Founder and CEO Adam Greenberg is porting manufacturing-inspired technology to greenhouse and indoor agriculture.

Greenberg grew up in an orchid-growing family in Northern California, so he’s essentially been in R&D for iUNU his entire life. “Imagine if the only way to measure anything was with your eyes,” he says. “That’s how it was in our industry.”

To keep a better eye on plants today, iUNU’s LUNA system uses autonomous robotic cameras mounted on rails to monitor greenhouses 24/7 with AI-driven computer vision. “We built it around infrastructure,” says Greenberg.

The cameras take multiple passes over every plant every day and LUNA’s AI platform utilizes imagery analysis to deliver a wide range of actionable data to the grow team via a smartphone app. The system covers inventory tracking, plant health, and other variables. Greenberg says LUNA is species-agnostic and can be used by greenhouse growers of produce, flowers, and cannabis.

After moving to Seattle and attending the University of Washington, Greenberg worked for Amazon and consulted prior to iUNU. Four years of R&D later, LUNA’s first greenhouse installation came in August 2017.

Greenberg describes “a lot of mistakes, a lot of learning” along the way. “It turns out one of the hardest places to put robotics is in a greenhouse with high humidity fluctuations and high temperature fluctuations, and a lot of dirt and a lot of water.”

The biggest greenhouses can realize the most returns from LUNA. Greenberg points out that the largest operations can cover millions of square feet, so it’s not unheard of to lose thousands of plants for one reason or another due to lack of monitoring.

While LUNA is plant-agnostic — early adopters span 85 species — it requires buy-in from growers. “We can grow any vertical, any type of crop well,” says Greenberg. “It’s more a mindset than it is a type of grower. Technology without change in process is worthless. . . . You have to want to use it.”

Ultimately, he adds, it’s about productivity. “It focuses your attention where it’s needed most as a grower.” As it’s not uncommon for employees at big greenhouses to walk 10 of 15 miles in a day’s work looking for problems to solve (as opposed to actually solving problems), “You want to maximize the talent.”

The market and use case varies from crop to crop. “There are less tomato growers, but they’re way larger,” says Greenberg. “There are a lot of cannabis growers, but they’re way smaller.” He says horticulture is “the tweener between the cannabis fragmentation and the produce segment.”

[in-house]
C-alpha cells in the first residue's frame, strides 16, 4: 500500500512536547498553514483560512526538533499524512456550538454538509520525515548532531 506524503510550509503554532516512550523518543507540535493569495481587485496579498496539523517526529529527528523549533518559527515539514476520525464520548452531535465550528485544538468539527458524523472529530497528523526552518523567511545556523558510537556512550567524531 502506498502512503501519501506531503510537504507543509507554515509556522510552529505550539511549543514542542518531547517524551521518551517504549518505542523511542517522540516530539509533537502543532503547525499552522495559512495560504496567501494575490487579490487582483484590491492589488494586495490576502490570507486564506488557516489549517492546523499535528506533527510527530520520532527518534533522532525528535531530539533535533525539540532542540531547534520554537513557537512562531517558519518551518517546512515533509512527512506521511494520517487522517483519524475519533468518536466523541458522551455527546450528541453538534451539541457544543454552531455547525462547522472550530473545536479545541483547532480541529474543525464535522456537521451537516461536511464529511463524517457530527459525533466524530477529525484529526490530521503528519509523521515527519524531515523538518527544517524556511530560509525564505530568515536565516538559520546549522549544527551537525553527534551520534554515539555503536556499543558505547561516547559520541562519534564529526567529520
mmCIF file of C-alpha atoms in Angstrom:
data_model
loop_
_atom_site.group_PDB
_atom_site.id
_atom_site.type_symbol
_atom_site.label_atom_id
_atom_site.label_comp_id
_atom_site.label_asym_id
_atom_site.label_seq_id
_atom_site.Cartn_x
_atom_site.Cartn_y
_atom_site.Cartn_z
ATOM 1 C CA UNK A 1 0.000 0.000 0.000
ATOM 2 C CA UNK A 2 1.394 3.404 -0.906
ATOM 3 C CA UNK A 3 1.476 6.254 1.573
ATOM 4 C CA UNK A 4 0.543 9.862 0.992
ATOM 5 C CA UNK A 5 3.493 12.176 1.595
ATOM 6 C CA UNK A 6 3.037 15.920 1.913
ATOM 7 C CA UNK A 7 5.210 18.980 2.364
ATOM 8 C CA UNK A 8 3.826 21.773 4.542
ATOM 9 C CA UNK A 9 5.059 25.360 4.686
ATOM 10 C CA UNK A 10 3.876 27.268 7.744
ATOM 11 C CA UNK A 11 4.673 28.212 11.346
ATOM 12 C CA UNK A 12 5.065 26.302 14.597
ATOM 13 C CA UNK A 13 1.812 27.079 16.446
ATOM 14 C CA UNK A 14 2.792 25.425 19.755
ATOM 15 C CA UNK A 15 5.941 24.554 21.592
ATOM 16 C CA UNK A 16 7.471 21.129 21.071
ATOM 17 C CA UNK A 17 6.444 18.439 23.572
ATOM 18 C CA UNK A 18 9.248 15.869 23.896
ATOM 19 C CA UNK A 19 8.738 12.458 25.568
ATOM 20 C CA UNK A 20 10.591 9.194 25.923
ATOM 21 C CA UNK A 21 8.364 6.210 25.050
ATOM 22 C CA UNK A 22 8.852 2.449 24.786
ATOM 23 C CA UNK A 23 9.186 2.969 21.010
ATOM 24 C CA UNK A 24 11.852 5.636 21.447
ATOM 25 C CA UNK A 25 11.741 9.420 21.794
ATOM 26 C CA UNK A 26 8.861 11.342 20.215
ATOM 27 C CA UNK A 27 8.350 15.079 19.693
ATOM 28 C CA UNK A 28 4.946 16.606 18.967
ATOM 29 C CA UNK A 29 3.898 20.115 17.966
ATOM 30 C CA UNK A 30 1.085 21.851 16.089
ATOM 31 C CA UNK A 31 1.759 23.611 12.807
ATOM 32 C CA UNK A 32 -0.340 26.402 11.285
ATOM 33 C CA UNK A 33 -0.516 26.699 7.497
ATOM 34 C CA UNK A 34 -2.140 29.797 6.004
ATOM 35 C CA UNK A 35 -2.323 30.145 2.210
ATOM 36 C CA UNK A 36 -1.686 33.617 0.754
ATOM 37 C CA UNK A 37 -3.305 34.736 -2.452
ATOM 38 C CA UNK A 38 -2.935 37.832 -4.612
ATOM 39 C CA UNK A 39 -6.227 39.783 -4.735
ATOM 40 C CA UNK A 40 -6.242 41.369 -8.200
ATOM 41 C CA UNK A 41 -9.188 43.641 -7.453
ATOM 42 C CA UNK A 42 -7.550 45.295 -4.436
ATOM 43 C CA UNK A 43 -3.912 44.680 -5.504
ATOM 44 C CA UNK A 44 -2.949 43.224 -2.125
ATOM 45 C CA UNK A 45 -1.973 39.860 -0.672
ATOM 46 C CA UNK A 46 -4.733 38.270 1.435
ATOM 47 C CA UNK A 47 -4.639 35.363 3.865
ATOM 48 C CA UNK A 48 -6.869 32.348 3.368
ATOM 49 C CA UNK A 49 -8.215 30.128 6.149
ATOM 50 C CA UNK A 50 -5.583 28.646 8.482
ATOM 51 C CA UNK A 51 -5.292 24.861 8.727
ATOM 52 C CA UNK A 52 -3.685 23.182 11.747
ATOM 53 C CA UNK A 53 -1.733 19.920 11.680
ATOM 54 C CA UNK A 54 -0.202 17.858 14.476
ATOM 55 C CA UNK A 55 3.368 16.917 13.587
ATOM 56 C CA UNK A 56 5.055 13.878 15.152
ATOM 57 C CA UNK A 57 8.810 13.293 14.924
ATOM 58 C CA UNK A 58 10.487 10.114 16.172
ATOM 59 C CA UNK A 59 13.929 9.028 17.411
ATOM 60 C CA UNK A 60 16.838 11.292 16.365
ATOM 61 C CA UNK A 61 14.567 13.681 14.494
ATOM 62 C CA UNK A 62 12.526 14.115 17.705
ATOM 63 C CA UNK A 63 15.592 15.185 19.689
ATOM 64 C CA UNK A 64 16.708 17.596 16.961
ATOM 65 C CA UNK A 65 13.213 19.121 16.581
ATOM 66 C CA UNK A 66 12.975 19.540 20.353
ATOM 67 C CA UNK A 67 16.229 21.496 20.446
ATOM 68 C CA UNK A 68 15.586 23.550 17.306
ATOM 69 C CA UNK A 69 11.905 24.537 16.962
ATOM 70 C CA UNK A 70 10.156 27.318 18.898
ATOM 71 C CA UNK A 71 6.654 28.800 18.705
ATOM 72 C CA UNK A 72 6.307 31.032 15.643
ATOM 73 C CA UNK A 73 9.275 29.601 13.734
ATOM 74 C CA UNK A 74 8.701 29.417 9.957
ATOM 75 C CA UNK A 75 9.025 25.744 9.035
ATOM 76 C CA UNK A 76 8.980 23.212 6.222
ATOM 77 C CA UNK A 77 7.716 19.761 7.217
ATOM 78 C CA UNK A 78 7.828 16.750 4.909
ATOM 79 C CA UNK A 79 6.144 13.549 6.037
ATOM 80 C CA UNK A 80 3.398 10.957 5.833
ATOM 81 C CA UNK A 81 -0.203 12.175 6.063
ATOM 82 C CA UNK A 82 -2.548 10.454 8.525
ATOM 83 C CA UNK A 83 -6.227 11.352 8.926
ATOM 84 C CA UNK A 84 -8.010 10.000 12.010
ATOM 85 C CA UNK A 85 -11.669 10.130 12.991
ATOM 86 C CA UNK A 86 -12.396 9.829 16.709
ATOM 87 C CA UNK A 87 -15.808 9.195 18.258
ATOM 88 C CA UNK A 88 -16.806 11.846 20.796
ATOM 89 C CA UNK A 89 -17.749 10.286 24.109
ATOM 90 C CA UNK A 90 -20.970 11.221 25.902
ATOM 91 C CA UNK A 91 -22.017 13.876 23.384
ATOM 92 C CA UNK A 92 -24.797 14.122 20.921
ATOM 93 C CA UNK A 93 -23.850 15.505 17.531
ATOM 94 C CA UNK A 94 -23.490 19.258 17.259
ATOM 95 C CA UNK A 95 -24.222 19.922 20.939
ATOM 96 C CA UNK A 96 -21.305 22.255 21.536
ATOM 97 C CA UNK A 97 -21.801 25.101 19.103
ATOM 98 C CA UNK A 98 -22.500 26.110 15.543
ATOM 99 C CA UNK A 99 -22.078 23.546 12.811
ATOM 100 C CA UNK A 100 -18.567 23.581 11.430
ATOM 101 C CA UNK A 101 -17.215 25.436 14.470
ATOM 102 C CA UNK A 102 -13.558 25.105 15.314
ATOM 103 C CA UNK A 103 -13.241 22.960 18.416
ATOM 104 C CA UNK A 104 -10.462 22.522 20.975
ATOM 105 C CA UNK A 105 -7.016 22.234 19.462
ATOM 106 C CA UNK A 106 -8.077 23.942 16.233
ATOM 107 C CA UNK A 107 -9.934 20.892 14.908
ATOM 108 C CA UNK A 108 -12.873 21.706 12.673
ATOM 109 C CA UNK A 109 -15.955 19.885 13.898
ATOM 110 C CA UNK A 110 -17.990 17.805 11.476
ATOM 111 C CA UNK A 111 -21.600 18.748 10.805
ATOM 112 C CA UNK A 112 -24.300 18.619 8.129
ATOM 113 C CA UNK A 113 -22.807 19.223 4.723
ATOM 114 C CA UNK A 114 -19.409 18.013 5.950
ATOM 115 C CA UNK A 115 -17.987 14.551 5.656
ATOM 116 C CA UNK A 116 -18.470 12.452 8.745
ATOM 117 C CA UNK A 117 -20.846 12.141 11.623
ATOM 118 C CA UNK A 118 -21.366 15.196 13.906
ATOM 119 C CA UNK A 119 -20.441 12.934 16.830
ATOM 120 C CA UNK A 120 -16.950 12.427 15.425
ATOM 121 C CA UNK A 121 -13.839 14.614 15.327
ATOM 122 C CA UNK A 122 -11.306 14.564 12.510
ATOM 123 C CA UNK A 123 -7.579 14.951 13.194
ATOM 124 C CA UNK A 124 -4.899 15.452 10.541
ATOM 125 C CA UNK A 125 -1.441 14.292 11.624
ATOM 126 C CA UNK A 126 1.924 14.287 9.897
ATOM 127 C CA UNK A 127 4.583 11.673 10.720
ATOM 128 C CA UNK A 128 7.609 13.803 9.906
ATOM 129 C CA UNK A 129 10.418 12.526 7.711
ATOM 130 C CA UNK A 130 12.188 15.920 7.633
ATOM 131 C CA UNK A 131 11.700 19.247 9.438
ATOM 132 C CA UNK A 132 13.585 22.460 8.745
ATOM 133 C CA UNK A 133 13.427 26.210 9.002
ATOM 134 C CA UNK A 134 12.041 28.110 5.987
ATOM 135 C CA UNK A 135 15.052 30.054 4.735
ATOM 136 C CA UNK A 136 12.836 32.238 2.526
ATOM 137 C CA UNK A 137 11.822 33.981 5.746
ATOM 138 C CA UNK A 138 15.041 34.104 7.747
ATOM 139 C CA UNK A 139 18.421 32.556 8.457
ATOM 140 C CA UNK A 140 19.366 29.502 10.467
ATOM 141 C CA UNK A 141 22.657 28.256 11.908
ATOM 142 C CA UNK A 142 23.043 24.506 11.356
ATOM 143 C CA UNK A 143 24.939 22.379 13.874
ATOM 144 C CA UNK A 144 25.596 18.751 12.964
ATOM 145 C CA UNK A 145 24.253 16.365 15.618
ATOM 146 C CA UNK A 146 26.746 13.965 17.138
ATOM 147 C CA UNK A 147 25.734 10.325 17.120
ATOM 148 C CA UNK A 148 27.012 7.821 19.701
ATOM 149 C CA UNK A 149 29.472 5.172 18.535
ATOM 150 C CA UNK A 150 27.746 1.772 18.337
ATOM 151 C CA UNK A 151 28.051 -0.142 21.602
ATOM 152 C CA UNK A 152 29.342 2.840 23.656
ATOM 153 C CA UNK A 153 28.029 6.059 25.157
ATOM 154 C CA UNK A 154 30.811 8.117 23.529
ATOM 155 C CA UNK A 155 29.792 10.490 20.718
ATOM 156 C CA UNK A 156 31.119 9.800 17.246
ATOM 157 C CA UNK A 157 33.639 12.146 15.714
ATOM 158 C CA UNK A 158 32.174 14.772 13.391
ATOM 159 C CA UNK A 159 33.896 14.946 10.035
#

Since the launch, LUNA has been installed at greenhouses in “soon-to-be nine states,” notes Greenberg. The company continually is adding capabilities to the system, including a forecasting module in 2018. “It was incredibly accurate,” he says.

iUNU shares in the efficiencies and increased revenue with a unique variable pricing model. The company offers installations, but some growers opt to install LUNA on their own. “If we don’t do what we say we’re going to do, out customers don’t have to pay us,” says Greenberg. “It’s all about partnering and aligning incentives.”

Demand is strong, he adds, as iUNU has a four-month backlog as of late 2019. “We’ve been growing a lot quarter over quarter. Year over year, it’s a stupid number.”

Investors staked the company with $7.5 million in 2018, and Greenberg says the company has plans to pursue a Series A in 2020.

The company takes its name from the ancient Egyptian city of light (now known as Heliopolis), while the system takes itn name for the Moon in Latin. Combine the two, and you’ve got a 24/7, lights-out business model. “LUNA’s watching day and night,” muses Greenberg.

Agriculture has barely scratched the surface when it comes to tech, he adds. “There’s a lot to be learned from manufacturing. To ignore that would be foolish,” says Greenberg. Farmers recently “went from handwritten on tablets to handwritten on paper. Then with the advent of Xcel, it added some value, but now it’s time to move entirely off papyrus and paper.”

Challenges: “The company challenge is the industry challenge: getting people to be more open to change,” says Greenberg. “The challenge is that education side.”

Opportunities: Greenberg cites an opportunity “to give power back to the grower” at greenhouses of all sizes.

That can involve scale; low margins provide another incentive. “The larger they are, the more they’re attracted to it, because of the more value they can drive to the bottom line,” he notes.

He points to greenhouse “clusters” in Ohio, California, Arizona, and the Carolinas in the U.S. and Ontario and British Columbia in Canada as key target markets. “We call them ‘clustomers,'” he laughs.

Despite the fragmentation, greenhouse-grown cannabis represents an intriguing opportunity for iUNU. “Growth in the industry is going to require rigor and improvement of both cost and yield,” says Greenberg. “There’s some margin today that probably won’t exist five years from now. The ability to help them build out those processes and hone their growing protocols, that’s the type of early-adopter mindset we look for in our cannabis customers.”

Needs: Growth in the greenhouse industry. Greenberg says it probably accounts for less than 1 percent or less of all agriculture in the U.S., but has a lot of potential. “Increasing the GDP of the greenhouse and grow room industry is incredibly important to us,” he notes.

iUNU also needs partners in the form of agronomists, consultants, and integrators. “It’s a win/win/win for everybody,” he says.